And what I’ve already discovered is that people who’ve already seen this film, they’ve immediately gone out and rented “Some Like It Hot” to see Marilyn. They’ve rented “The Prince and the Showgirl” to see the pair of them. And they have tracked down “The Entertainer” to see Olivier in the film that is referred to at the end of this movie as the one in which he sort of transforms himself once again. So I think the film already is doing that which we’ve hoped for, which is to have people go back and visit the work of these remarkable artists. I’m so glad you brought that up. We seem to be in this pocket of nostalgia at the theaters, with films like “The Artist,” “My Week With Marilyn” and “Hugo” bringing audiences back to very specific, seminal moments in Hollywood history. I adore revisiting films from the 1950s, specifically sci-fi from the era, to absorb lessons about moviemaking and storytelling. Is there a particular time that you like to go back and revisit? And what lessons do you look for in those older films?

Kenneth Branagh: What is it about the ‘50s that you particularly enjoy? I love the tranquil, innocent façade of suburban life. And you find it often in the first half of ‘50s sci-fi, before whatever genetically altered creature from outer space attacks.

Kenneth Branagh: [Laughs] I am with you on that. And the creepy – well, I feel strange admitting this – but “The Invasion of the Body Snatchers,” for that normality in the first part of its film, is very effective for that. Also Hitchcock’s “The Birds,” where it’s so wonderfully normal-slash-creepy. It feels as if the ‘50s were invented for David Lynch to deconstruct.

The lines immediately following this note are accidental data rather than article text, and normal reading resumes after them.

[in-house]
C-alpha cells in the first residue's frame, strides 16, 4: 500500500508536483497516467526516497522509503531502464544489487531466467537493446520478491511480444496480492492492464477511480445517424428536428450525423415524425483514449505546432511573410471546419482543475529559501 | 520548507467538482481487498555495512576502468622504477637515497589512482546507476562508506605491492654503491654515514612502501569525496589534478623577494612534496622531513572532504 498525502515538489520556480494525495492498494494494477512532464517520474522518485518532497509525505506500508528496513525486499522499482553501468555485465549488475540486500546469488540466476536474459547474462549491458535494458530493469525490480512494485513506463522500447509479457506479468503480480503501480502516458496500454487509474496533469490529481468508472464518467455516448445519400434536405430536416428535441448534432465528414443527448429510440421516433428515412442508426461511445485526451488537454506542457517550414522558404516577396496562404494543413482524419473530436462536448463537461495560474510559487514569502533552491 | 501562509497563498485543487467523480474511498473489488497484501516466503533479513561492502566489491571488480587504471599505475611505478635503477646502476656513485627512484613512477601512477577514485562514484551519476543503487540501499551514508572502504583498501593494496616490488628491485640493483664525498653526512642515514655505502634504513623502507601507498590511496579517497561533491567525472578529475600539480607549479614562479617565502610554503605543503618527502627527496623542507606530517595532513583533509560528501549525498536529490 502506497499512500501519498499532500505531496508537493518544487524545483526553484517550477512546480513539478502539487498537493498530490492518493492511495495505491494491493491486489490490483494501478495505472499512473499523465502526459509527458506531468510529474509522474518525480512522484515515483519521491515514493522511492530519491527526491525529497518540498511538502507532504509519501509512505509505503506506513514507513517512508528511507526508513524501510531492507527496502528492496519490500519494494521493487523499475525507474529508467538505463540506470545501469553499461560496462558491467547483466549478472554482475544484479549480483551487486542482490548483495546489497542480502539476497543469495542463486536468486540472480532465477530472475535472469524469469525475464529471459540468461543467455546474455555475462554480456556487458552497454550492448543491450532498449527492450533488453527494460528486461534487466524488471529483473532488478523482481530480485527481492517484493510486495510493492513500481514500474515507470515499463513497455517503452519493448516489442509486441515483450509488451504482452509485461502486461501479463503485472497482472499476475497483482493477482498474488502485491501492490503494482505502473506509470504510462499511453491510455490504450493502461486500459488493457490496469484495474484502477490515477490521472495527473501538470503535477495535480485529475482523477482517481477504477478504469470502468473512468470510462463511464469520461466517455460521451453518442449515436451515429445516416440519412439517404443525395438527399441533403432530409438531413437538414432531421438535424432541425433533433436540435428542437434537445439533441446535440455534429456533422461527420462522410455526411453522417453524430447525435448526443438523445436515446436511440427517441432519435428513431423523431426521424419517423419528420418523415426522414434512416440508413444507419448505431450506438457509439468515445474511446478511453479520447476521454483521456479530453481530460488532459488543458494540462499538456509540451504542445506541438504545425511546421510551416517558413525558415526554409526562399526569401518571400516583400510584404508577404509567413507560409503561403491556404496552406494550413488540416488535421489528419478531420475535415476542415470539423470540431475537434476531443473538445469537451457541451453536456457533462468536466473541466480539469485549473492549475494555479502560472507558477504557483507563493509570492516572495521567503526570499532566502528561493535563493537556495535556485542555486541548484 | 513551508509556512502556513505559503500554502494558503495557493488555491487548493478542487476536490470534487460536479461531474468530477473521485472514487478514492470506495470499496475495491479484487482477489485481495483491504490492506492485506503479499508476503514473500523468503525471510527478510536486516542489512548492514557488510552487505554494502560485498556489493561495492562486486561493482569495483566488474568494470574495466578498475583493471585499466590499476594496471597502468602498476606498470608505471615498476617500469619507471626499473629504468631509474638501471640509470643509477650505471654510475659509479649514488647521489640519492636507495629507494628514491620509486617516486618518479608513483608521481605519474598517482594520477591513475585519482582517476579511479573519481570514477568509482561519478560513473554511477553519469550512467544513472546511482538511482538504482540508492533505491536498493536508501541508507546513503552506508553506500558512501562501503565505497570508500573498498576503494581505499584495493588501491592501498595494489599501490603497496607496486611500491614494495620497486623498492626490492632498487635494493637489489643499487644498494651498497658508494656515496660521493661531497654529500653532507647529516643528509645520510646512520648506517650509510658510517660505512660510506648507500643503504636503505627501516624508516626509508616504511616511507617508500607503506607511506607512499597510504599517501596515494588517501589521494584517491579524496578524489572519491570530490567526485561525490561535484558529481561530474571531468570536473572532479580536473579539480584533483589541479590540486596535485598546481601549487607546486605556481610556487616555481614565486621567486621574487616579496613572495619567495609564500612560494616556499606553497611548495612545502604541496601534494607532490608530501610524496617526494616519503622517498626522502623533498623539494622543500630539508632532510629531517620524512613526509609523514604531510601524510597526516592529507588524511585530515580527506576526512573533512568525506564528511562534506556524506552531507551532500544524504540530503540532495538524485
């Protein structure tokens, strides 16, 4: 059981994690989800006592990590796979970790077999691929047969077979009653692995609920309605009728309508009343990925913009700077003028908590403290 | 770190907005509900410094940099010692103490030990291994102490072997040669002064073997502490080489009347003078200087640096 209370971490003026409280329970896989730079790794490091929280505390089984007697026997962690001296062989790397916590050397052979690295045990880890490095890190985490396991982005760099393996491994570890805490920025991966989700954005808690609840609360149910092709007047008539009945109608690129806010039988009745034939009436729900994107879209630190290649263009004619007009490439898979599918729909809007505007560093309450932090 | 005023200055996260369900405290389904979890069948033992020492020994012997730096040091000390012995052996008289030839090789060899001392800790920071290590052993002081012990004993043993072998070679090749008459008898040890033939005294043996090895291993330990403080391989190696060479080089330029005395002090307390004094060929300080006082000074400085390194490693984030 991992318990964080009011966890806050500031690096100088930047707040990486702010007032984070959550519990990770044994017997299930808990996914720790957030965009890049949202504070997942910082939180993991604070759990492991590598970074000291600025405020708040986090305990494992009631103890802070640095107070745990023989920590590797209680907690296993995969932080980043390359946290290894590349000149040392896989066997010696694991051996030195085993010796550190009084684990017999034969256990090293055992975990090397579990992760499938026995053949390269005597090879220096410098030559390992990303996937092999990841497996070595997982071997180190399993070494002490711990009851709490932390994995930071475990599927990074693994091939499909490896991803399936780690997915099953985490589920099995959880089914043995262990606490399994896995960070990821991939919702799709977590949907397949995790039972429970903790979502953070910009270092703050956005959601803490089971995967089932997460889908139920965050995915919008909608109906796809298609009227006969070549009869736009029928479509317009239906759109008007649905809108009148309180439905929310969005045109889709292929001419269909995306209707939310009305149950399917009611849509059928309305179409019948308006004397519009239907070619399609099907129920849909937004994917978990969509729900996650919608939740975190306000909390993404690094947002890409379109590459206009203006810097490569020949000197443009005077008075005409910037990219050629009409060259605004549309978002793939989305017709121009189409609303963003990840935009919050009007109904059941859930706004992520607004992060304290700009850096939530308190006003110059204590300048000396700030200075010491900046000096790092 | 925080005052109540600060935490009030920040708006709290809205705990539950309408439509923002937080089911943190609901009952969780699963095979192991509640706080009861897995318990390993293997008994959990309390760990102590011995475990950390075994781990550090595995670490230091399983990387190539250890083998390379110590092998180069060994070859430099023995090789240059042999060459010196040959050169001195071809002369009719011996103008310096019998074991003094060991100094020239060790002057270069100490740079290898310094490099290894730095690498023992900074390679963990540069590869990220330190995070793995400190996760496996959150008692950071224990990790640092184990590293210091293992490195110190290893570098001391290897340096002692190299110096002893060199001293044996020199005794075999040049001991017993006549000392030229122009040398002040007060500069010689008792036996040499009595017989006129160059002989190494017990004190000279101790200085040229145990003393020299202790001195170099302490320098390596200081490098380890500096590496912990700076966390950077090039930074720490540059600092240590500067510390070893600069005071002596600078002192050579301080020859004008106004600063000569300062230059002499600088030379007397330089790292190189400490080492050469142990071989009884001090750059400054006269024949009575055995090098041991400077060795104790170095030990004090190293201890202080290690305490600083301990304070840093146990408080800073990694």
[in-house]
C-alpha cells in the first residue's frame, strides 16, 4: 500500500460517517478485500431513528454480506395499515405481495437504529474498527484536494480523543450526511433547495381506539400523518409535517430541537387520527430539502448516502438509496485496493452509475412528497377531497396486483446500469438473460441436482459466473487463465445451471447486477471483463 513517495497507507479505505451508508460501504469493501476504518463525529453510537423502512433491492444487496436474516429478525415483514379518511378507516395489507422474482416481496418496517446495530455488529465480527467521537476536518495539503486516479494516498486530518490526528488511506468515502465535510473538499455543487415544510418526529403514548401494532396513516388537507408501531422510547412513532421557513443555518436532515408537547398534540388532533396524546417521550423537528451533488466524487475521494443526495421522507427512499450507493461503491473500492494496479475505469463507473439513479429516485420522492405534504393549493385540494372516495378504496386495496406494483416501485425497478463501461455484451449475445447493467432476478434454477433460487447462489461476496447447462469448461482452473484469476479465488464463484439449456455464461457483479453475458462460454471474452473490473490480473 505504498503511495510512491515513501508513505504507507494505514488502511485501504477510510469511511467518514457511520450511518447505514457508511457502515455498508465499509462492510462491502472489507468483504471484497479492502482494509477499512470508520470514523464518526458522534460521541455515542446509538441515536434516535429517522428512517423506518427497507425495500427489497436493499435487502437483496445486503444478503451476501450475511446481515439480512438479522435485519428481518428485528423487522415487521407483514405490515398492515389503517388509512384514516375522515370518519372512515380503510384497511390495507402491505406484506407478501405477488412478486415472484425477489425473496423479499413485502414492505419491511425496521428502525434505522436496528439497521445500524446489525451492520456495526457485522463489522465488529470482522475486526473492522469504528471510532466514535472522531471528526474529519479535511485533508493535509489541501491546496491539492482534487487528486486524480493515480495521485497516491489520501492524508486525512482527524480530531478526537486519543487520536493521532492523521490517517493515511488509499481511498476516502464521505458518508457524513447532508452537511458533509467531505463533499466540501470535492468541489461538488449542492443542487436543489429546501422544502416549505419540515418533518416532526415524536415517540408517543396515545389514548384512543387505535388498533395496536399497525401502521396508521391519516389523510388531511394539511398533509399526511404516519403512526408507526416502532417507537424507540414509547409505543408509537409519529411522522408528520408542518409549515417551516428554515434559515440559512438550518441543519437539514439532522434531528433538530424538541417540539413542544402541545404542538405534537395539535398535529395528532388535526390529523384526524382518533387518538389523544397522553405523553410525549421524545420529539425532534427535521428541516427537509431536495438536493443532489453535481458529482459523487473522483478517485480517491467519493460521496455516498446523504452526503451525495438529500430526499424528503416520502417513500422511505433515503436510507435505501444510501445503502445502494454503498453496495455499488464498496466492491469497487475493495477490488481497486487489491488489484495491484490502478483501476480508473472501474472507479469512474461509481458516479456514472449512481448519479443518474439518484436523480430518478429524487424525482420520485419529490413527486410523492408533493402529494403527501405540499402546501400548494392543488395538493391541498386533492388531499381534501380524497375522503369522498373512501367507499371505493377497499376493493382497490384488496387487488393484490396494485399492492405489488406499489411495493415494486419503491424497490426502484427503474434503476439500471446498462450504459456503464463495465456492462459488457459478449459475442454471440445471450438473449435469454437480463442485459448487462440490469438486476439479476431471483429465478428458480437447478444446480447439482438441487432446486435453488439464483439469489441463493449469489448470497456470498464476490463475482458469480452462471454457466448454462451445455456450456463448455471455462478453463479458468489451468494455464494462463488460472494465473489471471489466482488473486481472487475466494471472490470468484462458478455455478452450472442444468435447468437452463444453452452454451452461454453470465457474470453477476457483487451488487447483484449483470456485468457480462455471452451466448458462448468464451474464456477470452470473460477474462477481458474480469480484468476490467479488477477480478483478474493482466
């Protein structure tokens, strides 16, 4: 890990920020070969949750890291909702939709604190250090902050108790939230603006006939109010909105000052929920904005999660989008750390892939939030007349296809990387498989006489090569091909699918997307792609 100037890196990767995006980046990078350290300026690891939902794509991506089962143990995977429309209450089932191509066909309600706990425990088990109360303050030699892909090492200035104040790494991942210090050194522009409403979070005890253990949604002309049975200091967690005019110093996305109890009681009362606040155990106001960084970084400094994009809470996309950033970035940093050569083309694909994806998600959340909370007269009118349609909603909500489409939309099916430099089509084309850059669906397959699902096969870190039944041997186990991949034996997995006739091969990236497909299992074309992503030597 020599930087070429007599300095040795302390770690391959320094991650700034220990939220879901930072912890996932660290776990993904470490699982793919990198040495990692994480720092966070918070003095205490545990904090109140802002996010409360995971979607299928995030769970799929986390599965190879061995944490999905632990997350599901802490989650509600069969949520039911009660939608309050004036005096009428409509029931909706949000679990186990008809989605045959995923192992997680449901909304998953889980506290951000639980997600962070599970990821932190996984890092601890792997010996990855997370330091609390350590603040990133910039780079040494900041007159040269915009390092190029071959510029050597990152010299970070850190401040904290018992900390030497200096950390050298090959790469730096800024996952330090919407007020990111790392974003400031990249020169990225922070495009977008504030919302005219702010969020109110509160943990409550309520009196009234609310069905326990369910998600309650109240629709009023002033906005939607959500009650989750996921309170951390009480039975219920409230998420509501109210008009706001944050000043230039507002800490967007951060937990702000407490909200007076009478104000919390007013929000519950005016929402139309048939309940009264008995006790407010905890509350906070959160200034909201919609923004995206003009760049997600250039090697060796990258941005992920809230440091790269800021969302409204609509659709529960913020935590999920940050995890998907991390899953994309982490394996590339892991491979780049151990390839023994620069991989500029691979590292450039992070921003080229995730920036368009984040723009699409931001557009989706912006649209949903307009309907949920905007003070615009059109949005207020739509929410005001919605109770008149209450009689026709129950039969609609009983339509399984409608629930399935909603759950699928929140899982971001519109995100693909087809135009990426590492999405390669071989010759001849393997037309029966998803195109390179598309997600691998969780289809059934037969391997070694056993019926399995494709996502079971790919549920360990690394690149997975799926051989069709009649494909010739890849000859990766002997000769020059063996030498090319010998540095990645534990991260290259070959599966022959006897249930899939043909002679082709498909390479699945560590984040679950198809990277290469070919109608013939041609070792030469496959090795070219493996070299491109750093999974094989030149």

In terms of this particular bit of the ‘50s, it was interesting for us to revisit because 1956, as a year – when this movie was made – was a year of “Look Back in Anger” being written in the theater, which is a play that literally turned the world on its head because an angry young man was at the center of it. He used bad language and was sexually provocative. Brando, James Dean, Montgomery Cliff were working. Bill Haley was about to arrive in England with rock ‘n’ roll. Elvis was around. The Beatles were in their houses in Liverpool listening to all of this. Revolutionary influences, really. … And that’s Marilyn, with her sex, with her freedom, and her provocation.

This was the last point, also, when it comes to actors and people like Olivier, when people came to work and rehearsed in suits and ties, when women never went out without a hat and gloves. This was all breaking down. And while, superficially, these are all banal, trivial things, they were indicative of an explosive atmosphere. And I think that was something Simon Curtis, our director, tried to get underneath with this film.

I like, for all sorts of purposes, very different eras of filmmaking. When I made “Dead Again” over here, it was with a love of the 1940s in mind. I think, as much as anything, this film is an invitation to an immersive trip back in time, to a time maybe – without being sentimentally nostalgic – a time of relative innocence, before the world as about to undergo this sociological earthquake. It was a fascinating time period to dip into. Have you given any thought about the fact that, 10 years from now, someone could be playing you on screen?

Kenneth Branagh: [Laughs] I haven’t. And I think if anyone did try that, I would say to them, “Listen, you need to get yourself some better material. You’ve got to be able to come up with something more interesting that this. Back to the drawing board.”